Will's Coffee House

John Dryden, Dramatist, Critic, Poet Laureate, and my ancestor, frequented a coffee house called Will's almost daily, where he would hold forth on sundry subjects with great wit and aplomb. Same deal here, only without the wit or aplomb.

Location: Large Midwestern City, Midwestern State, United States

I am a stranger in a sane land...

Friday, August 13, 2004

Quentin, Quentin, Quentin... (Updated!)

On the occasion of the release of the second part of Kill Bill on DVD--which I've not seen, so much of this goes out with a grain of salt--

A rather annoyingly shrewd friend of mine recently expressed unmitigated disapproval of Quentin Tarantino. Let me make sure I get the quotation right: Mr. Tarantino is, apparently, "an infantile wanker who disguises his utter lack of taste, vision, or creativity by coating the screen in blood." I was then confronted with the choice: Agree or Disagree?

Well, disagree. With a caveat or two. This is not to be construed as the polar opposite view--namely, that Tarantino is a misunderstood genius victimized by a society too blind to appreciate him. (I just described Christ, for Heaven's sake. Or Socrates, if you're an atheist--don't tell me I'm not ecumenical!)

OK, re: Tarantino, I come down on the "pro"side, not because I think he's misunderstood--I don't think he is, since, well, how anyone be 'misunderstood' when audiences and critics love his work--and, more importantly, I don't think he's a 'genius'--whatever that means. Damn few directors get that title: Chaplin, Bergman, Kurosawa, Welles (although he's more of anunrealized genius since Hollywood screwed him out of the career he should have had--insert generic diatribe against the soulless bean-counters in The Industry), Hitchcock, Griffith (apologies to those who remain incensed by The Birth of a Nation--look on the bright side: you far, far outnumber the people who think that it's historically accurate, a ratio that must hearten you when you consider its initial reception), Ford. Not many others. It helps a lot to be dead, since one can then stand back and really take in the whole opus, evaluating the entire output. I think the Coens will be called geniuses, but if their last two films are anything to go by, maybe not. At any rate,Tarantino's only made four movies--that's too few to be called a genius, unless one of them (a la Welles) is "Citizen Kane"--and none of them are.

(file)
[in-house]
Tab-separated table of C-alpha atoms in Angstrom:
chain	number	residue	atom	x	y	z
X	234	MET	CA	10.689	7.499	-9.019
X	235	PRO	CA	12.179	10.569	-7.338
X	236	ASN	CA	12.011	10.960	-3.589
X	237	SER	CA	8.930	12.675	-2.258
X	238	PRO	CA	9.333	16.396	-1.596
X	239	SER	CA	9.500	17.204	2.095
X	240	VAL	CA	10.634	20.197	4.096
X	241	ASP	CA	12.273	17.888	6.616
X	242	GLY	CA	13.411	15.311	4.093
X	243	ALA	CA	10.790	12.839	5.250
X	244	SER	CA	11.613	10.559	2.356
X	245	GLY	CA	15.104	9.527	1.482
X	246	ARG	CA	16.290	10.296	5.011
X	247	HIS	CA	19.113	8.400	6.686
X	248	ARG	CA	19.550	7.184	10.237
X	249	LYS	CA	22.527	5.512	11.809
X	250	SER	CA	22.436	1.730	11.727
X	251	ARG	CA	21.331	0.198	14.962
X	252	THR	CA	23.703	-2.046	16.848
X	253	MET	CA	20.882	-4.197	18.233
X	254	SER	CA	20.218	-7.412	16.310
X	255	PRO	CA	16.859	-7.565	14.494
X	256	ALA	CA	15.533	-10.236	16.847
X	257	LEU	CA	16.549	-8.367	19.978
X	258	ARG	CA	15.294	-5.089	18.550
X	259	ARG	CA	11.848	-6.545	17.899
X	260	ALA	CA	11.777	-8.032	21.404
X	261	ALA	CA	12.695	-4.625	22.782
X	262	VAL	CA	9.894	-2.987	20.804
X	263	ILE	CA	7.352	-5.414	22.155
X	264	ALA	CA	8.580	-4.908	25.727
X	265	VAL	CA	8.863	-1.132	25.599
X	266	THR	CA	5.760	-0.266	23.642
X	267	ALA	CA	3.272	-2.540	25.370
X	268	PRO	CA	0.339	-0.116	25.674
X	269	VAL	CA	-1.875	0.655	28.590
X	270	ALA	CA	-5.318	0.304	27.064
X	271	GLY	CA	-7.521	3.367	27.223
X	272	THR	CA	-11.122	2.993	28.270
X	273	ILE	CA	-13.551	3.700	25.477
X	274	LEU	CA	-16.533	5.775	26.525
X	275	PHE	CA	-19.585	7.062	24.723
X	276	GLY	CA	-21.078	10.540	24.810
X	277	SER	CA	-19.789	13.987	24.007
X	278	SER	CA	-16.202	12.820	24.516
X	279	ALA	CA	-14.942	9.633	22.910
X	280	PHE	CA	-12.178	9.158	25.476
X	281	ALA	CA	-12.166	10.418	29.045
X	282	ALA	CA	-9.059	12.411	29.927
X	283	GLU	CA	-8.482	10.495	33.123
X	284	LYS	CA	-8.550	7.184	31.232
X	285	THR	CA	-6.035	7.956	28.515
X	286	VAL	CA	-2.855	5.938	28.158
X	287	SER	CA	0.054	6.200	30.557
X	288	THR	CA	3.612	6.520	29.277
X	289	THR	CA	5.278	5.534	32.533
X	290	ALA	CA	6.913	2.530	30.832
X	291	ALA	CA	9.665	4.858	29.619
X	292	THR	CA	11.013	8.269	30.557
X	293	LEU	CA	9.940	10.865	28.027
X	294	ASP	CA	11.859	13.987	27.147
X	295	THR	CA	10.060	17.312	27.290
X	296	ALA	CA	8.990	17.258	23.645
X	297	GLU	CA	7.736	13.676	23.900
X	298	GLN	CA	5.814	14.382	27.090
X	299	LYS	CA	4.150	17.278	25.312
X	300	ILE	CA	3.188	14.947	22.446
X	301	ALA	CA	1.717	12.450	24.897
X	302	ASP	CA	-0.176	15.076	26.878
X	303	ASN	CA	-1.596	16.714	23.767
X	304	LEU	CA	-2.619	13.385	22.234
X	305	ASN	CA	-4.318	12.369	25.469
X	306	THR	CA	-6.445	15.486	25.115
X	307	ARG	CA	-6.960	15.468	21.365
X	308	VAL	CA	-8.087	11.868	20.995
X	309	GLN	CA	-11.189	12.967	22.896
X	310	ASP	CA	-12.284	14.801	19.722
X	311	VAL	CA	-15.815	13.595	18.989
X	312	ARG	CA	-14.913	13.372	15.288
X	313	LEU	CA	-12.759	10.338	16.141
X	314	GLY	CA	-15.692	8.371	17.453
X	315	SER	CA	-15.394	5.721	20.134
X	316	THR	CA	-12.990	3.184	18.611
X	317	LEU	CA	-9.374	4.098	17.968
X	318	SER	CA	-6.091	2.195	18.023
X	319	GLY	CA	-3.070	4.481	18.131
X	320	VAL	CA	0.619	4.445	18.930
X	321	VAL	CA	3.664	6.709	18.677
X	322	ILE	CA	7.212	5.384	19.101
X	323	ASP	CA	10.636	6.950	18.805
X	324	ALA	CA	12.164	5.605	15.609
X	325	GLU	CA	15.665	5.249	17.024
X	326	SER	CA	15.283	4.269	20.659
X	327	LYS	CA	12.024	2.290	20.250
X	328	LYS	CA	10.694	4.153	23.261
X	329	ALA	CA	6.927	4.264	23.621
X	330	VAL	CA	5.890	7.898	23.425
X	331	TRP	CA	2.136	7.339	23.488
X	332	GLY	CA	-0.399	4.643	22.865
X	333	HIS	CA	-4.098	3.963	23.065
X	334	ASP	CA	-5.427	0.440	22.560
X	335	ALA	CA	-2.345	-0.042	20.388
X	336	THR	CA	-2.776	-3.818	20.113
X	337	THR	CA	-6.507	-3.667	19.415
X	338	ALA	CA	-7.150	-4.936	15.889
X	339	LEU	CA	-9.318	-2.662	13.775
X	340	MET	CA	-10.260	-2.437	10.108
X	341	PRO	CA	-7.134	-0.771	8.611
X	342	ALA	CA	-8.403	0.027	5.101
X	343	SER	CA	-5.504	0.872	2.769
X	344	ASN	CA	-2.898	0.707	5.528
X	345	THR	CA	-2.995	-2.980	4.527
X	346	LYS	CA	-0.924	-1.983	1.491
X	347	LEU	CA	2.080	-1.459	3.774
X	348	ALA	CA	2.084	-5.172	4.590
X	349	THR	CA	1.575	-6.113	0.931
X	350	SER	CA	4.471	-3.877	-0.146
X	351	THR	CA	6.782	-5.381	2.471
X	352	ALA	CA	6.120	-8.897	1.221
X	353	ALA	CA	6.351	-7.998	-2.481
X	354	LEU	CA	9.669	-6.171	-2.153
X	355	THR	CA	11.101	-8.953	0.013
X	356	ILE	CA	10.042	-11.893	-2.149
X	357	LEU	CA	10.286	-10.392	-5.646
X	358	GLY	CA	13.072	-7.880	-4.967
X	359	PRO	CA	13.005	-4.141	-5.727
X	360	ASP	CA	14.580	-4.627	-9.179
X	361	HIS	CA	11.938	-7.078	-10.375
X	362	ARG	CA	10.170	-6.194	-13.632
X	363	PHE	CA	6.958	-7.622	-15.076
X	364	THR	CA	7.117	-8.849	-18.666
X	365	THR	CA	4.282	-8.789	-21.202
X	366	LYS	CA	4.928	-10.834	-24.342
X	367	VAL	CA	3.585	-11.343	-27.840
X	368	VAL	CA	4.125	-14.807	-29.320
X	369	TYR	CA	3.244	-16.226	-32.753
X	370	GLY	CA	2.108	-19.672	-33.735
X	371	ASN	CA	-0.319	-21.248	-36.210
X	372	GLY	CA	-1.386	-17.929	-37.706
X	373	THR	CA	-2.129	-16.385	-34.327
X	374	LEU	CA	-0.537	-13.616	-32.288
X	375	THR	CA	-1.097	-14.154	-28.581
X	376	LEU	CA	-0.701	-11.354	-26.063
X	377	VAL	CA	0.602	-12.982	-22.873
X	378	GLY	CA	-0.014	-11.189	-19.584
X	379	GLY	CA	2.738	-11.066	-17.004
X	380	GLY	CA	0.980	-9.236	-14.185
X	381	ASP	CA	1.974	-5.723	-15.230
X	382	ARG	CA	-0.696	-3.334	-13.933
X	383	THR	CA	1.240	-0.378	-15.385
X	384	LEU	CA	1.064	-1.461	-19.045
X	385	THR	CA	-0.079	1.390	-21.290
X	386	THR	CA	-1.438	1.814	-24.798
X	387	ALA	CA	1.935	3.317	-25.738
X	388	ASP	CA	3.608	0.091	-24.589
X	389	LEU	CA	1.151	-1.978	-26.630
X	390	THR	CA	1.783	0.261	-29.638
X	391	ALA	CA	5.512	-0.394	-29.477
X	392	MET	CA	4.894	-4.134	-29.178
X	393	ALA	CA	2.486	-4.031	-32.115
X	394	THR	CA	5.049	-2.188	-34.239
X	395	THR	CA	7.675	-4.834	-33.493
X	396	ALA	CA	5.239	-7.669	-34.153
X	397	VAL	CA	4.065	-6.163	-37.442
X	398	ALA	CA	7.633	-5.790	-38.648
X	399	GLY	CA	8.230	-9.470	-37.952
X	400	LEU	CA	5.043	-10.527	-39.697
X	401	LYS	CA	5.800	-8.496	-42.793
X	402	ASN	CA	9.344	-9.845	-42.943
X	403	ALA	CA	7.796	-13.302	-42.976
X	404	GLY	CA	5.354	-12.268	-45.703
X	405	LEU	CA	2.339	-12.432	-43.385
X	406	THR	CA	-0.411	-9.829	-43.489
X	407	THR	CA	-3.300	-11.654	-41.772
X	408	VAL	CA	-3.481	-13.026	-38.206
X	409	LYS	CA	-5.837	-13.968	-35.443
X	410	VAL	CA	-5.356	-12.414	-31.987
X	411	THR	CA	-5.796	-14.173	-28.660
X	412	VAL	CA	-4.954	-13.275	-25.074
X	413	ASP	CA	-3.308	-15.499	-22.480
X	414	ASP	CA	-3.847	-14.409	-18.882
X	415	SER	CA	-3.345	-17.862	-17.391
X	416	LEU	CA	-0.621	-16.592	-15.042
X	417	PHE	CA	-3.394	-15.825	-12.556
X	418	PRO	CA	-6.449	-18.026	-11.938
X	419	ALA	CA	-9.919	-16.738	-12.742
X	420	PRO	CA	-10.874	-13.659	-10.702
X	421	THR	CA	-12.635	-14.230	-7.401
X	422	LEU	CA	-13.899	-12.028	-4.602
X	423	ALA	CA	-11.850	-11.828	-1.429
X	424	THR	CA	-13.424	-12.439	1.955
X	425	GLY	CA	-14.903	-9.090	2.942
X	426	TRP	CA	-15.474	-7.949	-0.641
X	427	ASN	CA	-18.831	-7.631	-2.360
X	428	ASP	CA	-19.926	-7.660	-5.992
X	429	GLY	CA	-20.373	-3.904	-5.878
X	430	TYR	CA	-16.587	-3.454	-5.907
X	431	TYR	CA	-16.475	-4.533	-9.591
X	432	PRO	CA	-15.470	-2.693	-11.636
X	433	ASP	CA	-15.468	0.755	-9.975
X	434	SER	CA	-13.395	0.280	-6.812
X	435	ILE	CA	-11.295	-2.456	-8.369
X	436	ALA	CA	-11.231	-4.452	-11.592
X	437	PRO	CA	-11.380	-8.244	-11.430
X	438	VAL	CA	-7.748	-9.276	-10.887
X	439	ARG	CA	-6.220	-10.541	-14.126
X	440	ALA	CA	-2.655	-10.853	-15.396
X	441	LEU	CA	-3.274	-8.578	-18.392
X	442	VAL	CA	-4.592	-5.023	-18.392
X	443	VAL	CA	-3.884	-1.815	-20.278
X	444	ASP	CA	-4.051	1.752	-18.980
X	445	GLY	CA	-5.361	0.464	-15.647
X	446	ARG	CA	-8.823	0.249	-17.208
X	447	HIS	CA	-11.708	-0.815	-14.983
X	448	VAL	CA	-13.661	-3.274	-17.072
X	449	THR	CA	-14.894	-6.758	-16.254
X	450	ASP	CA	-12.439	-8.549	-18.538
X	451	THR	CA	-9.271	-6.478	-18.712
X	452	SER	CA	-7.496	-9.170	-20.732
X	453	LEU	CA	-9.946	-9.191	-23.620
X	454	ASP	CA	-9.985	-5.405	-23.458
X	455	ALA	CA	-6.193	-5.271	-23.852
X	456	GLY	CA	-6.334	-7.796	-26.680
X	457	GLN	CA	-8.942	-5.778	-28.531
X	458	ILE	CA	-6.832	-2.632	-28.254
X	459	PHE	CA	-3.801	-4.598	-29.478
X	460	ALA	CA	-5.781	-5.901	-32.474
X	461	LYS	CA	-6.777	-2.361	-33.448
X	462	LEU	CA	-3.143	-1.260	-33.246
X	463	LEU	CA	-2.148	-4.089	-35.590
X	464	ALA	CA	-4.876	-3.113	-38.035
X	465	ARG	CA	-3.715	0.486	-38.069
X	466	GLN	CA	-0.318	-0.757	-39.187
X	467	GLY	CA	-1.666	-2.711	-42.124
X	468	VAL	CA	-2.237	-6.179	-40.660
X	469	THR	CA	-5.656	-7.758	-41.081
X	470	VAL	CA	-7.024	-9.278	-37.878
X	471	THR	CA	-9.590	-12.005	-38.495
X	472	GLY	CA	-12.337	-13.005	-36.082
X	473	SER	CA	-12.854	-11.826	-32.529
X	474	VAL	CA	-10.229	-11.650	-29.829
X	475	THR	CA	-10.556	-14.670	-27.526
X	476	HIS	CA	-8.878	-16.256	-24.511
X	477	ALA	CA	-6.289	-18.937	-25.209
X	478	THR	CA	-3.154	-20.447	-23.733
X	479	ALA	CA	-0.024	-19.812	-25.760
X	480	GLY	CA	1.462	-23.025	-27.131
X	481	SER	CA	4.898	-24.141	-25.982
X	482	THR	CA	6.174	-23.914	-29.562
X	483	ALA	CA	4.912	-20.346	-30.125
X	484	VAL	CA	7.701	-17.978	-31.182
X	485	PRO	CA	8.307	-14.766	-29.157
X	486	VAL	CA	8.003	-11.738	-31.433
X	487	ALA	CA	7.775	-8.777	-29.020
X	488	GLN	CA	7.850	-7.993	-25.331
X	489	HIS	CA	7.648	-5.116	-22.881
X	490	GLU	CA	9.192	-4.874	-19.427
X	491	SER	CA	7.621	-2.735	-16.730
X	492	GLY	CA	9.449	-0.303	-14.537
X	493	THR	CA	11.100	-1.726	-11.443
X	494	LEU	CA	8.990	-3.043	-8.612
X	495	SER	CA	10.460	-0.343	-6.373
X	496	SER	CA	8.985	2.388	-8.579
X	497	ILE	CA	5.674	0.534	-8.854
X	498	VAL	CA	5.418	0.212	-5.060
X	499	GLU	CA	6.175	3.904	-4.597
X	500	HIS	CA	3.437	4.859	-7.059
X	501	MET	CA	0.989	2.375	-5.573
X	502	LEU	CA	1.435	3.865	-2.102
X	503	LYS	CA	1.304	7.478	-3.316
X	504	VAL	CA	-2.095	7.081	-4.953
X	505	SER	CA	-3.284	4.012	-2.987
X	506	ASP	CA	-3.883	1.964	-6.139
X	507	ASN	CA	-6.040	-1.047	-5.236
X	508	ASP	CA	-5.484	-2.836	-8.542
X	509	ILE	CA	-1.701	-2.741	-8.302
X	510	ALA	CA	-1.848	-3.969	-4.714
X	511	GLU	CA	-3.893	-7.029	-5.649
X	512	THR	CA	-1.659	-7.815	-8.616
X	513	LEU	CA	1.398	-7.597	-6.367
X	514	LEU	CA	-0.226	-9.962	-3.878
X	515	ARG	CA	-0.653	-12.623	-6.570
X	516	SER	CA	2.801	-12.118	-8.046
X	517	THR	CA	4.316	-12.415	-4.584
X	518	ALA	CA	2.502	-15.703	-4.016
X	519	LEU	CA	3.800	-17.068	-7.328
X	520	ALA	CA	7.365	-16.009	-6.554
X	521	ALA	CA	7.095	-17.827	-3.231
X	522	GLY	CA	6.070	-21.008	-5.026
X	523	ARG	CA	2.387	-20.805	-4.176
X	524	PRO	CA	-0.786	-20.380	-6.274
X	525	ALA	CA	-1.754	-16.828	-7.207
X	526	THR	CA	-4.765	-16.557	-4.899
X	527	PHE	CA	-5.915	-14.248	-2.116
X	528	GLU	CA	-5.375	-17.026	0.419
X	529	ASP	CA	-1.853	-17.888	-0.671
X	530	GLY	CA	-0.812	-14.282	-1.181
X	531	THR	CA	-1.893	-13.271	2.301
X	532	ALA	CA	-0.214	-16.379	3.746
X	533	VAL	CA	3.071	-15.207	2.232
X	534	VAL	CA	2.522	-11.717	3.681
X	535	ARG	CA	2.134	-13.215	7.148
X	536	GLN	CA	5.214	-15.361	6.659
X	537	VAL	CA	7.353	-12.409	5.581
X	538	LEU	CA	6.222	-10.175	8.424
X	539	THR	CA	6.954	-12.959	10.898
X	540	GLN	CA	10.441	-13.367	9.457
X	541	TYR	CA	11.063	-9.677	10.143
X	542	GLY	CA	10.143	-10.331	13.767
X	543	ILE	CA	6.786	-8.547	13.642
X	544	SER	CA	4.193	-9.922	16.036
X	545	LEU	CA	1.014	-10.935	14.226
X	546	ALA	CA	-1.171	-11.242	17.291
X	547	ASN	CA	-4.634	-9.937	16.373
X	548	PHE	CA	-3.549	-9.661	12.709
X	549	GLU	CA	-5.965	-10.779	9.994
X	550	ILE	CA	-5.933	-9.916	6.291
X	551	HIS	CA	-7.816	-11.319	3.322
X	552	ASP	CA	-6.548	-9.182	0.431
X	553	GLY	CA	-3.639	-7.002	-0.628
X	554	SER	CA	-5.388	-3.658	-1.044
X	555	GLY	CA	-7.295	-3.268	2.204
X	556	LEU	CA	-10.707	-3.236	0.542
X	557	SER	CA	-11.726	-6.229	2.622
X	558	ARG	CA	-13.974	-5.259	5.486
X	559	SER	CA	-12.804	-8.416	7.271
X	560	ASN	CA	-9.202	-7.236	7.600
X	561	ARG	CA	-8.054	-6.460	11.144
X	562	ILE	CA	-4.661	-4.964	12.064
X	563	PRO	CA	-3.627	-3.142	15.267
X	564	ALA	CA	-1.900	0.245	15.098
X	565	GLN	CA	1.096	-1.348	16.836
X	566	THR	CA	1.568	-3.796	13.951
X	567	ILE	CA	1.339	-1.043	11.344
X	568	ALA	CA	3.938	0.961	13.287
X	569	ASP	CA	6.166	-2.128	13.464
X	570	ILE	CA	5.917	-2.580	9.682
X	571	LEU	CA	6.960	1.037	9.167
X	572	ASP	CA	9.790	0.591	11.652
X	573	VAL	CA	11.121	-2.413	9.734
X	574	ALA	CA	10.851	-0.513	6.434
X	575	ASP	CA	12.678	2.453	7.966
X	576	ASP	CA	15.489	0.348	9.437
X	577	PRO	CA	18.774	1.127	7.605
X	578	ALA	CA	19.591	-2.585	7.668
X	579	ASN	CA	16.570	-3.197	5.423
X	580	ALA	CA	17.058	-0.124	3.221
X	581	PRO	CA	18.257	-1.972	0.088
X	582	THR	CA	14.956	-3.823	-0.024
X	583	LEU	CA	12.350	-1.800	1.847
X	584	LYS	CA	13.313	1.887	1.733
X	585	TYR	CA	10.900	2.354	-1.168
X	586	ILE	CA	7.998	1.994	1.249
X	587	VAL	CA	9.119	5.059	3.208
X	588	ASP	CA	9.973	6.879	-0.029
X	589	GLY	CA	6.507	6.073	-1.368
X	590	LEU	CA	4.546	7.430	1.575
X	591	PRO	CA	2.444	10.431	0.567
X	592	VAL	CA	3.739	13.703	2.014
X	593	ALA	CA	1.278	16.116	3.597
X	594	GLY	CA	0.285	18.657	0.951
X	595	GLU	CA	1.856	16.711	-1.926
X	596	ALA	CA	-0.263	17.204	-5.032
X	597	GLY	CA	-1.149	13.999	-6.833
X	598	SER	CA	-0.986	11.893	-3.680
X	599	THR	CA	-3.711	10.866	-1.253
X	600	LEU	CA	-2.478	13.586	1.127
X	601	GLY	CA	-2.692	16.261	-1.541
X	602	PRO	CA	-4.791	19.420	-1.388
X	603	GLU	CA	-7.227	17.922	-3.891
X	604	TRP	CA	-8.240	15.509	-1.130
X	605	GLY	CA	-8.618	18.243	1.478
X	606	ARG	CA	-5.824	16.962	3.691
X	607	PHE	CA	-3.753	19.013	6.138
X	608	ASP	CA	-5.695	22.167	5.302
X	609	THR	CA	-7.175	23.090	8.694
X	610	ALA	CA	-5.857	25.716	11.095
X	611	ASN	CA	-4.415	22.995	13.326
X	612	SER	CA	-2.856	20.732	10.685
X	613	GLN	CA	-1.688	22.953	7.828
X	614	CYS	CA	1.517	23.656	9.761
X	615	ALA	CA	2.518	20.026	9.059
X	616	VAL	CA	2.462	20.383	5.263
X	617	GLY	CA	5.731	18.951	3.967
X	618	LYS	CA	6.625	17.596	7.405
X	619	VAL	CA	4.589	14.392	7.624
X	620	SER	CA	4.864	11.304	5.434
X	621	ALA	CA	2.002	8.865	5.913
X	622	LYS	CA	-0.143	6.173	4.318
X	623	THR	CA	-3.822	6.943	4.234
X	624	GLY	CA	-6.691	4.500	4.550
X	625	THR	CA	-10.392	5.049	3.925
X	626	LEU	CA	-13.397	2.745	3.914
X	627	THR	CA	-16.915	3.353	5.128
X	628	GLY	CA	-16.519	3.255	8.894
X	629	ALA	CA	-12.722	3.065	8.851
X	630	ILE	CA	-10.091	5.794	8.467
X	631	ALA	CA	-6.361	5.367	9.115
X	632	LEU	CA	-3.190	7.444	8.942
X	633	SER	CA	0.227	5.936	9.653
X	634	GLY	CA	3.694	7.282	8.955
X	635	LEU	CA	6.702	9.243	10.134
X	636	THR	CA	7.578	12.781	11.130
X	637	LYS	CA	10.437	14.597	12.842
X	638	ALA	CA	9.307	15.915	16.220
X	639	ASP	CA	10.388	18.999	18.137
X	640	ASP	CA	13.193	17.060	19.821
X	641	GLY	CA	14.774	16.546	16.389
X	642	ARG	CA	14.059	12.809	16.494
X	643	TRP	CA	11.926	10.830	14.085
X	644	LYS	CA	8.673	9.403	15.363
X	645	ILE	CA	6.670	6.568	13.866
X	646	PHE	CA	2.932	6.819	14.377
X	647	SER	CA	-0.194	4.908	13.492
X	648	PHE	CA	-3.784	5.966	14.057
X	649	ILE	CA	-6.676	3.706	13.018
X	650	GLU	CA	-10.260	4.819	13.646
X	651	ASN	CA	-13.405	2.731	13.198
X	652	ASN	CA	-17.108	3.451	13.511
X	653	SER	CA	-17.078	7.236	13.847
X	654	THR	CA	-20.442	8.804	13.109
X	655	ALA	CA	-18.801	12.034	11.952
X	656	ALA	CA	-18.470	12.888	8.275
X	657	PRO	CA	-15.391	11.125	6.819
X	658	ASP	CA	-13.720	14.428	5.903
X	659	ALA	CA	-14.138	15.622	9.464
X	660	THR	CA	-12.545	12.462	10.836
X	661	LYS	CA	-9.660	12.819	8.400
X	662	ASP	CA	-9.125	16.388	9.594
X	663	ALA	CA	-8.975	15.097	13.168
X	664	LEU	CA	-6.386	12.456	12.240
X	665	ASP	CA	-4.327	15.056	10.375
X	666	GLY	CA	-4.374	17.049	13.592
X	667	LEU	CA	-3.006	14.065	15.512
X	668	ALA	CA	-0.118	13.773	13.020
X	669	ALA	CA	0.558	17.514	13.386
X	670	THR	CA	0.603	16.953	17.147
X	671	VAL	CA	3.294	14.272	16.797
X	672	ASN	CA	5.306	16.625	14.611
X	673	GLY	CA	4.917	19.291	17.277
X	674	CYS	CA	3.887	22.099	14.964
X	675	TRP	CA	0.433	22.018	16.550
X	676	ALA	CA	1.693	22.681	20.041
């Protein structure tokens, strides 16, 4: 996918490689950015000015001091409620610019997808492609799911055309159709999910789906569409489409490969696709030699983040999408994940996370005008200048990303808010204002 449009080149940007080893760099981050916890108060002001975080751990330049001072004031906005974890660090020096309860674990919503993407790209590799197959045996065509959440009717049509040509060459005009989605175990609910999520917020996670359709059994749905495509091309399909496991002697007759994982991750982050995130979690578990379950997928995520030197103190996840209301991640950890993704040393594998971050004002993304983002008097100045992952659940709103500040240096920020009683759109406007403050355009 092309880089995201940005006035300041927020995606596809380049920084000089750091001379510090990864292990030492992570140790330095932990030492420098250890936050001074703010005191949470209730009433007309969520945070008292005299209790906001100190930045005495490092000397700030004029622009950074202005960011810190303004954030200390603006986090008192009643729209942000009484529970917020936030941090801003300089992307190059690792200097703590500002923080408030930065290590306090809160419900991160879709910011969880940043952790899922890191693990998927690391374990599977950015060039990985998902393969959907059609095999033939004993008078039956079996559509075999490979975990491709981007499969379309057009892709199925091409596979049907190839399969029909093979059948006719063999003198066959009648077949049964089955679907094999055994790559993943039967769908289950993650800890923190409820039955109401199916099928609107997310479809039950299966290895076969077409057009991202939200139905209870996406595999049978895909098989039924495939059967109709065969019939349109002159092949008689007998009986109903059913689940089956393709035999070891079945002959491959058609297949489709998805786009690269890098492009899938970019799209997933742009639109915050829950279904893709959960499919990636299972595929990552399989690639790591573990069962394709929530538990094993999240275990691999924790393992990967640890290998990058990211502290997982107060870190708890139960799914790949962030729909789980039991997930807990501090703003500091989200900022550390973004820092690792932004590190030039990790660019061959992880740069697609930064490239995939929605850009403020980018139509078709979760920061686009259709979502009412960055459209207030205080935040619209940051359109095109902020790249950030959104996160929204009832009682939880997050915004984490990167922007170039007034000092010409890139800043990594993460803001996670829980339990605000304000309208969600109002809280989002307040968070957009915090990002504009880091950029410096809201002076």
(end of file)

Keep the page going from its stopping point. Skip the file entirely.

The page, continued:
But I'm still in favor of Tarantino. Why? Because he can (in my view) write good dialogue. Others (their identities escape me, but since I read their work and remembered it, they must be smart and good, right?) have pointed out that Tarantino's characters love to talk, and that's true. But that's a symptom of, I think, the fact that Tarantino loves to have his characters talk--that he loves to make words come out of other people's mouths with the child-like enthusiasm of a kid performing a puppet-show for his parents. (Yes, that was an autobiographical reference. So what? Shut up. Leave me alone.) And as a result of this energetic enjoyment of language and dialogue, the characters in his movies have conversations that don't makeme want to slap my ears and cry "YA-YA-YA-YA-YA-YA-YA-YA!!!" to drown out the noise--and that's rare. Not sure what to make of "Kill Bill" just yet--as I say, I haven't seen the second part, and I'm still a little leery of the decision to split it at the last minute--it's definitely one movie, not two, and I think it should be seen whole before any conclusions are reached. As for the gore, well, that's not for taste or lack of taste, that's referencing Hong Kong cinema, which makes the worst splatter-fest ever made in Hollywood looks like "Howard's End." (Those of you who doubt me, go find and rent "The Untold Story": http://www.amazon.com/exec/obidos/tg/detail/-/B00000IC9C/ref=ase_imdb-adbox/103-2354398-5792606?v=glance&s=dvd --My advice: Do Not Eat Beforehand. You will not want to eat afterwards. Liquor, however, should be present to dull the memory and calm the nerves.) The question is whether such cinematic referencing--like the anime sequence giving Lucy Liu's backstory--is simply enthusiasm for these modes, or whether it's an argument about them.

And here my annoyingly shrewd friend may be right, in that I think that Tarantino is a man of enthusiasms rather than--whatever the hell this means--'vision.' Again, damn few directors have one. Again, Bergman, Kurosawa, Hitchcock, Chaplin--I'd add Fellini, too, but drop Welles--Welles, like Tarantino, was a man of enthusiasm--of an emotional, visceral engagement with the act, rather than the art of storytelling. That's no bad thing, but it means one isn't as artistically self-scrutinizing as, say, Bergman--one doesn't step back from the process in order to get everything in line with one's philosophy. But then, 'vision' is why so many of Bergman's films are spiritual agony to watch (and occasionally, let's be honest, a wee bit dull--they ain't all The Seventh Seal), and why Fellini so often degenerates into staggering self-indulgence. Vision often overwhelms story--witness, say, WoodyAllen's Manhattan, which is really about a bunch of horribly petty, unlikable people, but which sets them in a vision of Manhattan that glorifies the town and reflects their adulation of it--there's no irony there--Allen just let his love of New York get in the way of the fact that these horrible people live there, and we should see the fact that wherethey are helps to make them horrible. Back to Tarantino.He can write dialogue--and his cultural references are always spot on. But does it all add up to more than a sum of its parts? Probably not--but I think that might be the point.